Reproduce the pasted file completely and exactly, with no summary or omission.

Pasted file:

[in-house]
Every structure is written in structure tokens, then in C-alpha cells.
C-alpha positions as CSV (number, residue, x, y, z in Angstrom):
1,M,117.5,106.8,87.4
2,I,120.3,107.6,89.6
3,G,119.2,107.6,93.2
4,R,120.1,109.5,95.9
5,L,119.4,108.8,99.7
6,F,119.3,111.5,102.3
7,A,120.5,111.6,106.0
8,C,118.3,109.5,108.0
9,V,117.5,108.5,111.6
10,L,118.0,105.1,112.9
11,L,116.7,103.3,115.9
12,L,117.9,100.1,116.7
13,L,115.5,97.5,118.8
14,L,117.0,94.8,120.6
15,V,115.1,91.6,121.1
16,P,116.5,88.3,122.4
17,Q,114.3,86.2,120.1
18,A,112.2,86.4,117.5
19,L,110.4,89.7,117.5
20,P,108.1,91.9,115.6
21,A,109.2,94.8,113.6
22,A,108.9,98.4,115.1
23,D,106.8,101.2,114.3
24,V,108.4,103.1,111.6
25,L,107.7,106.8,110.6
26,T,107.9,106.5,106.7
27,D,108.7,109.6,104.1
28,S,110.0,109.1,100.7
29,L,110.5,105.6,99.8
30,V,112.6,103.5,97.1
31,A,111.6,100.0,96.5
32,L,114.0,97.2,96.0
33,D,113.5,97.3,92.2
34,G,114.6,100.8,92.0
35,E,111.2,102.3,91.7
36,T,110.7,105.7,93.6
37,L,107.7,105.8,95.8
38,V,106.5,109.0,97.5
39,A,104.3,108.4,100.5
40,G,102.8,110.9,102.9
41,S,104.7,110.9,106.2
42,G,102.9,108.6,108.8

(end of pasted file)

[in-house]
Every structure is written in structure tokens, then in C-alpha cells.
C-alpha positions as CSV (number, residue, x, y, z in Angstrom):
1,M,117.5,106.8,87.4
2,I,120.3,107.6,89.6
3,G,119.2,107.6,93.2
4,R,120.1,109.5,95.9
5,L,119.4,108.8,99.7
6,F,119.3,111.5,102.3
7,A,120.5,111.6,106.0
8,C,118.3,109.5,108.0
9,V,117.5,108.5,111.6
10,L,118.0,105.1,112.9
11,L,116.7,103.3,115.9
12,L,117.9,100.1,116.7
13,L,115.5,97.5,118.8
14,L,117.0,94.8,120.6
15,V,115.1,91.6,121.1
16,P,116.5,88.3,122.4
17,Q,114.3,86.2,120.1
18,A,112.2,86.4,117.5
19,L,110.4,89.7,117.5
20,P,108.1,91.9,115.6
21,A,109.2,94.8,113.6
22,A,108.9,98.4,115.1
23,D,106.8,101.2,114.3
24,V,108.4,103.1,111.6
25,L,107.7,106.8,110.6
26,T,107.9,106.5,106.7
27,D,108.7,109.6,104.1
28,S,110.0,109.1,100.7
29,L,110.5,105.6,99.8
30,V,112.6,103.5,97.1
31,A,111.6,100.0,96.5
32,L,114.0,97.2,96.0
33,D,113.5,97.3,92.2
34,G,114.6,100.8,92.0
35,E,111.2,102.3,91.7
36,T,110.7,105.7,93.6
37,L,107.7,105.8,95.8
38,V,106.5,109.0,97.5
39,A,104.3,108.4,100.5
40,G,102.8,110.9,102.9
41,S,104.7,110.9,106.2
42,G,102.9,108.6,108.8